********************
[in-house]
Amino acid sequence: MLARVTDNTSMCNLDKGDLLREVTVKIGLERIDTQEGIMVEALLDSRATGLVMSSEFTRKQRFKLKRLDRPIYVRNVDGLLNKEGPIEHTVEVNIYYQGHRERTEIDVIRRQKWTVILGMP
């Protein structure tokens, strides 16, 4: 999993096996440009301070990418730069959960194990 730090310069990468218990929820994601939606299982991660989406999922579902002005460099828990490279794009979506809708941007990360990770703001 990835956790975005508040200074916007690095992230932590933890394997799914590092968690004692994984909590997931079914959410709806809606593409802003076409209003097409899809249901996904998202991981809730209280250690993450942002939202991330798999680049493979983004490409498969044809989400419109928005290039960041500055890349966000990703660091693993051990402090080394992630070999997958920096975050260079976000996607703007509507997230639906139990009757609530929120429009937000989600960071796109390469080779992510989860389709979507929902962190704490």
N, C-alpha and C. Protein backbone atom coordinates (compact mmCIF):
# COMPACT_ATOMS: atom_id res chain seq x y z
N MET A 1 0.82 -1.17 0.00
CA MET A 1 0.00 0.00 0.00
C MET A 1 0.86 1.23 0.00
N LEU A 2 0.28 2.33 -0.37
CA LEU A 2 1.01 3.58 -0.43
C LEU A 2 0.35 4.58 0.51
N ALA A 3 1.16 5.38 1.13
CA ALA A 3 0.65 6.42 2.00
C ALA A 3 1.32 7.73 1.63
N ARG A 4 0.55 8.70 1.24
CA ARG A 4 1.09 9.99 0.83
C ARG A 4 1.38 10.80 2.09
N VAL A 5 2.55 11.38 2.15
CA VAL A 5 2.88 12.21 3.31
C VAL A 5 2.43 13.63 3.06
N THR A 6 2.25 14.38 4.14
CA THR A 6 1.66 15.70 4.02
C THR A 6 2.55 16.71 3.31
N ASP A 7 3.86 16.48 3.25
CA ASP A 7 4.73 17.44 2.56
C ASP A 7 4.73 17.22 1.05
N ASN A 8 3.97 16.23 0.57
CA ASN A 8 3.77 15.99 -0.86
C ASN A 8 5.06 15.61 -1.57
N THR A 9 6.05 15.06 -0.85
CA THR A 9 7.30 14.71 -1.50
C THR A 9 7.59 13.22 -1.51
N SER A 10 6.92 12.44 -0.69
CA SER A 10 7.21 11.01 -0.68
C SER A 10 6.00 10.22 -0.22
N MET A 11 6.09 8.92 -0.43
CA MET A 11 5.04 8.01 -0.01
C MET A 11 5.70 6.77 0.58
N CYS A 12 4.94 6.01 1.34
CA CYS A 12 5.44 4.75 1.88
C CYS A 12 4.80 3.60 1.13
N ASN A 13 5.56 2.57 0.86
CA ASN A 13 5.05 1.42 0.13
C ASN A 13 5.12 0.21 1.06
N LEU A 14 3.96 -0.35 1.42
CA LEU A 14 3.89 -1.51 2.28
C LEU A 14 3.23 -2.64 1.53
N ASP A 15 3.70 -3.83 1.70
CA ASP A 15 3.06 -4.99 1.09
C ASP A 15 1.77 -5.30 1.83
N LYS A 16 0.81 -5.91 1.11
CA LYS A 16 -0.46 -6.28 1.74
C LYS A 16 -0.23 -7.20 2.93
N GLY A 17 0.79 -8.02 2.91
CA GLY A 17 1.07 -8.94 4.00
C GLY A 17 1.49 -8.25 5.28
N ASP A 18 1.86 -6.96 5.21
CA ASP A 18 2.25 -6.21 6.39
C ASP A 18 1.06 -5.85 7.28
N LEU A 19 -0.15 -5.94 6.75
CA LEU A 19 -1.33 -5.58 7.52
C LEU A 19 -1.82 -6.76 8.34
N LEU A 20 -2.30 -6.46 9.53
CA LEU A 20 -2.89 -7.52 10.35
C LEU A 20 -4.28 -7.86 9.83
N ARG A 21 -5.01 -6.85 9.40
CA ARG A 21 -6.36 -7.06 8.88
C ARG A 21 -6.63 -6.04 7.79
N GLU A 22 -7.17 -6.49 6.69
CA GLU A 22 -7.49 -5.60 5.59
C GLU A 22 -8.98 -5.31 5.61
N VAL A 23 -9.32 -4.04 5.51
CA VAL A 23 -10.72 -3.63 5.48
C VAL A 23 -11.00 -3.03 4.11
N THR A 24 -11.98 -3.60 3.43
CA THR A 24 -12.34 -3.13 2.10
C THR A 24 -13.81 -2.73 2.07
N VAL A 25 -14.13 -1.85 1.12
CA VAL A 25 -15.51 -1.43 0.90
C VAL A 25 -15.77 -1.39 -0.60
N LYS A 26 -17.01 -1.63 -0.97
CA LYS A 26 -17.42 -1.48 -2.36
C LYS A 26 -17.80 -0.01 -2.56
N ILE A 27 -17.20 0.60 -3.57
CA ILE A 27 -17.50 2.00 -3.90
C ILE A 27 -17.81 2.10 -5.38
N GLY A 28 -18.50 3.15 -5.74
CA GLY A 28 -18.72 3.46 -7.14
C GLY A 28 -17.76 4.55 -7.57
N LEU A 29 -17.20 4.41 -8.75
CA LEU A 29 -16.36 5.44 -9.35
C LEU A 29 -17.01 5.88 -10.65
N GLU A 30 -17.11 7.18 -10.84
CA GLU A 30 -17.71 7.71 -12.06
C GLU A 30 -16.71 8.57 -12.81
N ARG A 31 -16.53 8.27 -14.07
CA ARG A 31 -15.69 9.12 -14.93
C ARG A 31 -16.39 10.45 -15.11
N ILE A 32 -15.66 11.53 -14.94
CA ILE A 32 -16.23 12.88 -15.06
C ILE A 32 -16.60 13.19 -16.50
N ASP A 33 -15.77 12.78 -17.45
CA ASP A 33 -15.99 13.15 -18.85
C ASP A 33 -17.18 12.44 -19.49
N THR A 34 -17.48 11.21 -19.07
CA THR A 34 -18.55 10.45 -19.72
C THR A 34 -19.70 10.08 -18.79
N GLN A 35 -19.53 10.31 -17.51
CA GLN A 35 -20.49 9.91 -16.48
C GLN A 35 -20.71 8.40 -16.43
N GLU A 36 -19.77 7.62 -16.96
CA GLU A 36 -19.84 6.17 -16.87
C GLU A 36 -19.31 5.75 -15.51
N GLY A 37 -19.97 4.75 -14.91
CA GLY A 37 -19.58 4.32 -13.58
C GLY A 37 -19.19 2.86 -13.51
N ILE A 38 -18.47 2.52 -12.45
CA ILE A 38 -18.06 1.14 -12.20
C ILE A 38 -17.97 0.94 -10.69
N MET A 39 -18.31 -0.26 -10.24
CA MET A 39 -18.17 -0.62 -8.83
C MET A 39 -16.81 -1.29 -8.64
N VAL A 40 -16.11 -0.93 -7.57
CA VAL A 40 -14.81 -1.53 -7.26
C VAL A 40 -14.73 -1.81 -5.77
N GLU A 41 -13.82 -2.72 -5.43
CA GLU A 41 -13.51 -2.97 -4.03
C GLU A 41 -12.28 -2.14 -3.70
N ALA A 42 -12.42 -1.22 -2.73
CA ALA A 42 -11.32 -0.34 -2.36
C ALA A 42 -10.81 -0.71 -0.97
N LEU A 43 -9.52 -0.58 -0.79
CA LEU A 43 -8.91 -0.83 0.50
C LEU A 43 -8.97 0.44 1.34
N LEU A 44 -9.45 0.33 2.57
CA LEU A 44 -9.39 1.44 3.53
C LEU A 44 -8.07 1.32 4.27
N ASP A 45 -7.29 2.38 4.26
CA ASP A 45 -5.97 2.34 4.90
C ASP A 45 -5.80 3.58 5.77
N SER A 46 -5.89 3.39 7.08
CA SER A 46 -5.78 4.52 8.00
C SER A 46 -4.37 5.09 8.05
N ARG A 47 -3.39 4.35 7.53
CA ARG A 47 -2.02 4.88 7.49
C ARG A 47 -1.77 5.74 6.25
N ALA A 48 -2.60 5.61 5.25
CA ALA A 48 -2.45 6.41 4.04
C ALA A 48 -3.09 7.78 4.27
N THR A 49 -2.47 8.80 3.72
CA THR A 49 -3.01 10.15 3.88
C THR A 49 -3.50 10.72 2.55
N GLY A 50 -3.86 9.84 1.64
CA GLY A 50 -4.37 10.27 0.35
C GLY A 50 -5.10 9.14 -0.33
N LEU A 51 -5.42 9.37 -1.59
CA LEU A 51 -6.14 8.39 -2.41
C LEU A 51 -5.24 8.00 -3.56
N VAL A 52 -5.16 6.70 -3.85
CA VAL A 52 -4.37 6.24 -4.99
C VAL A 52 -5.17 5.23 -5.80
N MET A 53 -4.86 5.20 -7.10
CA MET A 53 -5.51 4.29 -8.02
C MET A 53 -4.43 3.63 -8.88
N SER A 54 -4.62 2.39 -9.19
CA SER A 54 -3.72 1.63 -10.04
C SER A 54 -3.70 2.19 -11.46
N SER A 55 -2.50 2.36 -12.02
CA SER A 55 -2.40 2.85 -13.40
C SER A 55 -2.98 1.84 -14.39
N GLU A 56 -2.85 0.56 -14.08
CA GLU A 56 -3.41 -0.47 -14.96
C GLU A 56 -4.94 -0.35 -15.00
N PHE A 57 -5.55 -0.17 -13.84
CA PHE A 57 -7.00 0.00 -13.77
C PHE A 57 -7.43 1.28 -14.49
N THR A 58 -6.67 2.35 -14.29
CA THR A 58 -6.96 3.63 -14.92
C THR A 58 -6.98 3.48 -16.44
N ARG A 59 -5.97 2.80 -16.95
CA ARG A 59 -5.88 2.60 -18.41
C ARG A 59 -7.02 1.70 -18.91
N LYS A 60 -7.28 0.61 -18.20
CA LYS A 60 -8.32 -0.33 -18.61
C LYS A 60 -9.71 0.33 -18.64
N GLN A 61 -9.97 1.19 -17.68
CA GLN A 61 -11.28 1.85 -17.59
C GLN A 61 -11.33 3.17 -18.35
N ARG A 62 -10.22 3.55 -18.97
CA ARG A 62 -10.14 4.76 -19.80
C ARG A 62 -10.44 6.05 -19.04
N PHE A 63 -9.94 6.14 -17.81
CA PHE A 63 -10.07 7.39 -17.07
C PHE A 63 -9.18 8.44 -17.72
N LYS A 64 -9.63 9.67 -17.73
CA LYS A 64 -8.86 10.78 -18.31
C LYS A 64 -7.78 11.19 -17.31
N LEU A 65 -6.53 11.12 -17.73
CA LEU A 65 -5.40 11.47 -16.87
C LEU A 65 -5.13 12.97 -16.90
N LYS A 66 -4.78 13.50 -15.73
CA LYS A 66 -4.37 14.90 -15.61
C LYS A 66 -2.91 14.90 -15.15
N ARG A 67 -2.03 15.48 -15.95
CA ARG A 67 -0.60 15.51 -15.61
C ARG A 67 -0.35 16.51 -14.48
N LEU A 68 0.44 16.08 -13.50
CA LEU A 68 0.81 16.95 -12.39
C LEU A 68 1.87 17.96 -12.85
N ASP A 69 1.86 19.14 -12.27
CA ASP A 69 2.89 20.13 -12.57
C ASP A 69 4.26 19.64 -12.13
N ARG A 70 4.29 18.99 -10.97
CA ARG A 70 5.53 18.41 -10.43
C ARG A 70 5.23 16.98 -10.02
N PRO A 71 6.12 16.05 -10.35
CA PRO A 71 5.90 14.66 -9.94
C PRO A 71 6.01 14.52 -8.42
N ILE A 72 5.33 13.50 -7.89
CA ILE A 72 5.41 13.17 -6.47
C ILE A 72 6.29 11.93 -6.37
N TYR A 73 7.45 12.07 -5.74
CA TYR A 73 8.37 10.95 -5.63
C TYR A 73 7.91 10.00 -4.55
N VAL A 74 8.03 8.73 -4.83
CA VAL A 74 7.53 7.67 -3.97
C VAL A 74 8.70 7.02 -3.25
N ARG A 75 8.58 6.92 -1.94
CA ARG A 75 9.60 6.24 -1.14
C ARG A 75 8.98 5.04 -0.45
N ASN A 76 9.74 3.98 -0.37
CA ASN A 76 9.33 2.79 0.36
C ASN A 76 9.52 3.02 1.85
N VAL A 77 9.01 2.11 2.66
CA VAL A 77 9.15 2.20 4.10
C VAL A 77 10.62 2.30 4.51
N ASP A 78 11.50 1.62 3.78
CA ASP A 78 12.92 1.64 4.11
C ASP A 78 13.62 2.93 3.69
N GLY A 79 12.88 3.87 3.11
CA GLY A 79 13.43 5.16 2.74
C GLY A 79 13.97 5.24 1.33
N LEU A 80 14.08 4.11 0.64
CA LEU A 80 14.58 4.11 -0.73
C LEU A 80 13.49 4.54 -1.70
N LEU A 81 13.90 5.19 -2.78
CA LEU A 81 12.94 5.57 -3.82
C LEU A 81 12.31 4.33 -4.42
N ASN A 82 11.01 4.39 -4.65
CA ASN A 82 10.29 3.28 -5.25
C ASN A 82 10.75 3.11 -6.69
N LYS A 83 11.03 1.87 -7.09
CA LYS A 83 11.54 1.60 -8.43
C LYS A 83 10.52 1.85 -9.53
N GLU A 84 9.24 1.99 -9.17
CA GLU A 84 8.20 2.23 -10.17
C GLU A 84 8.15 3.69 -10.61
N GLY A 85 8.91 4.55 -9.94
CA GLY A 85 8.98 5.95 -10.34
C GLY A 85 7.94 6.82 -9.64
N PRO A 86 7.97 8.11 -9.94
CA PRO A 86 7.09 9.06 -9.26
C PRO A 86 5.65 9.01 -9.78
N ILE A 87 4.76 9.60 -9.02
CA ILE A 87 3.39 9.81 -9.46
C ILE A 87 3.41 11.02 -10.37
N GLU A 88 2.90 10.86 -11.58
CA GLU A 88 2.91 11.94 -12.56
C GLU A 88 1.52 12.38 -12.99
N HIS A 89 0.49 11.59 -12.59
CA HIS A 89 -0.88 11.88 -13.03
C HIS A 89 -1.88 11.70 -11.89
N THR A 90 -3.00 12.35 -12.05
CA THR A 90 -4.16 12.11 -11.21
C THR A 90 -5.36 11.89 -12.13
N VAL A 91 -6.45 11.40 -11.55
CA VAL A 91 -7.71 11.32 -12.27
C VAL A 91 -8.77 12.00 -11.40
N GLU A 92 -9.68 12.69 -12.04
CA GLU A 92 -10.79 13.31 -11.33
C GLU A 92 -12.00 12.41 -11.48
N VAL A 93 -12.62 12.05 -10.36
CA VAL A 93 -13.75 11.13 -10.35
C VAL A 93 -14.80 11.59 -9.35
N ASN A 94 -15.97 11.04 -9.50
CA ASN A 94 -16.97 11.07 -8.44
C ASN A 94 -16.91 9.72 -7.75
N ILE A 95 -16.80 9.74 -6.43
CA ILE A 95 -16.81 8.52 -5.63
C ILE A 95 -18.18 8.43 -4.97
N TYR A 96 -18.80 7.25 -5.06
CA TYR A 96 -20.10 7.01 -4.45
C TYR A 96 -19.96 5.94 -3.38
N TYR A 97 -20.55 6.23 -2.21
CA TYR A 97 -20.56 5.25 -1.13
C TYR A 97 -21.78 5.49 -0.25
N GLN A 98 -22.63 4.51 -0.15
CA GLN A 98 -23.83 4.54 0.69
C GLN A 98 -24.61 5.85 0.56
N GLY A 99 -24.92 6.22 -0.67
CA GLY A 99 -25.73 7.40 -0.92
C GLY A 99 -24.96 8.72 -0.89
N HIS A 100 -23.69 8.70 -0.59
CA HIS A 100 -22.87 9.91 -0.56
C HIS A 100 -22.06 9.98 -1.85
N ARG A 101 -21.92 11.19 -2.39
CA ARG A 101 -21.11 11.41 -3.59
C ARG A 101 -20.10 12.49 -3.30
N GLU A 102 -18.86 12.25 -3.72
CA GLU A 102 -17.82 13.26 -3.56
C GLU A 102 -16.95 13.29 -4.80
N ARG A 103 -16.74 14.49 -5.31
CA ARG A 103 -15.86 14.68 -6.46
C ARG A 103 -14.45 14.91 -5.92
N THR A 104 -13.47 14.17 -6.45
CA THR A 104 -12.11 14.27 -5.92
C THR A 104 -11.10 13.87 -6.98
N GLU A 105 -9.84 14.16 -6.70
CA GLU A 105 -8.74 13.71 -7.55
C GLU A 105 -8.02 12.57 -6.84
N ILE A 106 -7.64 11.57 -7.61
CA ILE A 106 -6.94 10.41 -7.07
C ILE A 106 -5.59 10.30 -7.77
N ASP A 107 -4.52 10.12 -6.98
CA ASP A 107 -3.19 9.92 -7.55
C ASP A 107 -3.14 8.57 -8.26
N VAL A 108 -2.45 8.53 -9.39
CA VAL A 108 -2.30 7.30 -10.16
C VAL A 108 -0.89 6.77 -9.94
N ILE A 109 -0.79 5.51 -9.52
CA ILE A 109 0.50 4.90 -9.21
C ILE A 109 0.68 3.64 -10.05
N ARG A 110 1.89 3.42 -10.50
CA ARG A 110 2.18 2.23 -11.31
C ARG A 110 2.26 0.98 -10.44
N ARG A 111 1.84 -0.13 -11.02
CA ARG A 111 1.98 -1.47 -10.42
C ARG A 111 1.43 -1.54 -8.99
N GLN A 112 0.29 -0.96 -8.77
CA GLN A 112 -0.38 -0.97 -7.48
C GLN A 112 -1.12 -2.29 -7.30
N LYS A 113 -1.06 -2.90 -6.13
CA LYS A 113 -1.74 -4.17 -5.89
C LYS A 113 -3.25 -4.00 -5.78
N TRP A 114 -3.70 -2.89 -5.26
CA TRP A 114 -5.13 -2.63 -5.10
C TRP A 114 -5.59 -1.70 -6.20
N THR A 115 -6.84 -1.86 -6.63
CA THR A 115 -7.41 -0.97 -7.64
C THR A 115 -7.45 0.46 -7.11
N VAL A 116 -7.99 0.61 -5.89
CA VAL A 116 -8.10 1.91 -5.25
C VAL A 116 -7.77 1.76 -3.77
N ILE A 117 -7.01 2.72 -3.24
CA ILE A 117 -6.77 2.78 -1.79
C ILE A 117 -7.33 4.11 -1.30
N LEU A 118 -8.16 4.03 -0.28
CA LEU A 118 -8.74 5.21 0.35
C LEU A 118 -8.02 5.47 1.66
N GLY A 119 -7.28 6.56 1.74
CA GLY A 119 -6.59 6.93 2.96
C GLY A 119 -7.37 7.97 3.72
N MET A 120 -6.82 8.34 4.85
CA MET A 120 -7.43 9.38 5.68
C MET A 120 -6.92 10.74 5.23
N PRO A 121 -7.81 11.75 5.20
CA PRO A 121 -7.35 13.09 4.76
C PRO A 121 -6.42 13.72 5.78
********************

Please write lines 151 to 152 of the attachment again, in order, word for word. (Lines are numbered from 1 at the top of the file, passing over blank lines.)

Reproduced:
CA THR A 49 -3.01 10.15 3.88
C THR A 49 -3.50 10.72 2.55